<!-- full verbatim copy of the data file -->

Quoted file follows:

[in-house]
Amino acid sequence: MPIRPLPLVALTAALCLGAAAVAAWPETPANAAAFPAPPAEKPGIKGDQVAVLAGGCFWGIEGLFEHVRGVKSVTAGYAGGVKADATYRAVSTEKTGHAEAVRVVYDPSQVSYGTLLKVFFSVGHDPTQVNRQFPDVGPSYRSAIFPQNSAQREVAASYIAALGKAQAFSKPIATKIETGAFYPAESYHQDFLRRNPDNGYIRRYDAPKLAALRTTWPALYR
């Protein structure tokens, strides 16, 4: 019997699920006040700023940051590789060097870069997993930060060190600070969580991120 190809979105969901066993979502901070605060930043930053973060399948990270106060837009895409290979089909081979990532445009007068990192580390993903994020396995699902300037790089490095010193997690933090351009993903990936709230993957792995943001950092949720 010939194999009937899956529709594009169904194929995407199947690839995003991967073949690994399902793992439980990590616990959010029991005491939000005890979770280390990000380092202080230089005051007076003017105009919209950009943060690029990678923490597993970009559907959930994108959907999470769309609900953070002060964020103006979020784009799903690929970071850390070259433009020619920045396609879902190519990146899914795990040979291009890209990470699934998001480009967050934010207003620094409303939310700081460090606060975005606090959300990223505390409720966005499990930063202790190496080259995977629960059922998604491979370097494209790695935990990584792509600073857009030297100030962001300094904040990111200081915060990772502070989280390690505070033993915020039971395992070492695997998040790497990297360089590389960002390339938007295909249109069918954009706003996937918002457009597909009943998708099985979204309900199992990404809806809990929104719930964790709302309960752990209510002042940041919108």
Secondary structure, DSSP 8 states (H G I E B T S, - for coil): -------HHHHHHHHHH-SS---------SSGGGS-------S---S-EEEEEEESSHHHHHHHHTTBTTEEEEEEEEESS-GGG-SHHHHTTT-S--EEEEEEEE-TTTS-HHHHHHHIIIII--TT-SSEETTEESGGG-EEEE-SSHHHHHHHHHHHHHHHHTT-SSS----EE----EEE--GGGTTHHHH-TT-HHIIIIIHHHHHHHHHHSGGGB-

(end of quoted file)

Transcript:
[in-house]
Amino acid sequence: MPIRPLPLVALTAALCLGAAAVAAWPETPANAAAFPAPPAEKPGIKGDQVAVLAGGCFWGIEGLFEHVRGVKSVTAGYAGGVKADATYRAVSTEKTGHAEAVRVVYDPSQVSYGTLLKVFFSVGHDPTQVNRQFPDVGPSYRSAIFPQNSAQREVAASYIAALGKAQAFSKPIATKIETGAFYPAESYHQDFLRRNPDNGYIRRYDAPKLAALRTTWPALYR
């Protein structure tokens, strides 16, 4: 019997699920006040700023940051590789060097870069997993930060060190600070969580991120 190809979105969901066993979502901070605060930043930053973060399948990270106060837009895409290979089909081979990532445009007068990192580390993903994020396995699902300037790089490095010193997690933090351009993903990936709230993957792995943001950092949720 010939194999009937899956529709594009169904194929995407199947690839995003991967073949690994399902793992439980990590616990959010029991005491939000005890979770280390990000380092202080230089005051007076003017105009919209950009943060690029990678923490597993970009559907959930994108959907999470769309609900953070002060964020103006979020784009799903690929970071850390070259433009020619920045396609879902190519990146899914795990040979291009890209990470699934998001480009967050934010207003620094409303939310700081460090606060975005606090959300990223505390409720966005499990930063202790190496080259995977629960059922998604491979370097494209790695935990990584792509600073857009030297100030962001300094904040990111200081915060990772502070989280390690505070033993915020039971395992070492695997998040790497990297360089590389960002390339938007295909249109069918954009706003996937918002457009597909009943998708099985979204309900199992990404809806809990929104719930964790709302309960752990209510002042940041919108």
Secondary structure, DSSP 8 states (H G I E B T S, - for coil): -------HHHHHHHHHH-SS---------SSGGGS-------S---S-EEEEEEESSHHHHHHHHTTBTTEEEEEEEEESS-GGG-SHHHHTTT-S--EEEEEEEE-TTTS-HHHHHHHIIIII--TT-SSEETTEESGGG-EEEE-SSHHHHHHHHHHHHHHHHTT-SSS----EE----EEE--GGGTTHHHH-TT-HHIIIIIHHHHHHHHHHSGGGB-